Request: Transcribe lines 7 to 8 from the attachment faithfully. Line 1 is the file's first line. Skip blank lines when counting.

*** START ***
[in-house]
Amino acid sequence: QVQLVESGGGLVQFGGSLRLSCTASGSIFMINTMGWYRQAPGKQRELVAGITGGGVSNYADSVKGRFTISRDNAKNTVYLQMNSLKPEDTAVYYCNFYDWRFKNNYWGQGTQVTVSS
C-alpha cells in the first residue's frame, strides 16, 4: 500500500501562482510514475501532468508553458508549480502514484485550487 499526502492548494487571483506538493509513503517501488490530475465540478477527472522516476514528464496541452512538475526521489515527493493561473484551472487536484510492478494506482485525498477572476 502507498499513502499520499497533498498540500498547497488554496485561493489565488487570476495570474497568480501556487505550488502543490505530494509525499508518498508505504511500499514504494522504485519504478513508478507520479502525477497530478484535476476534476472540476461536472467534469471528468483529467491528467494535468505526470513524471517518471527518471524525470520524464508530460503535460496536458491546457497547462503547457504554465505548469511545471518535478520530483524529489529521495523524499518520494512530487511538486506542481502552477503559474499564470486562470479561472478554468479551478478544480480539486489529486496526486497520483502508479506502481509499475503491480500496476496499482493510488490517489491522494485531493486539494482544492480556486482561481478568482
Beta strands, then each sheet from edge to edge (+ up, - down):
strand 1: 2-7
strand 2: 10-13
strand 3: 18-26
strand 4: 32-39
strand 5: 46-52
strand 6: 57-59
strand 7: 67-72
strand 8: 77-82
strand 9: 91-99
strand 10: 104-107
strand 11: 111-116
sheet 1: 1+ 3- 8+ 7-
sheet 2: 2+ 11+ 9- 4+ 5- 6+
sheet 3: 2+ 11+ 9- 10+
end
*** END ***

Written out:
strand 3: 18-26
strand 4: 32-39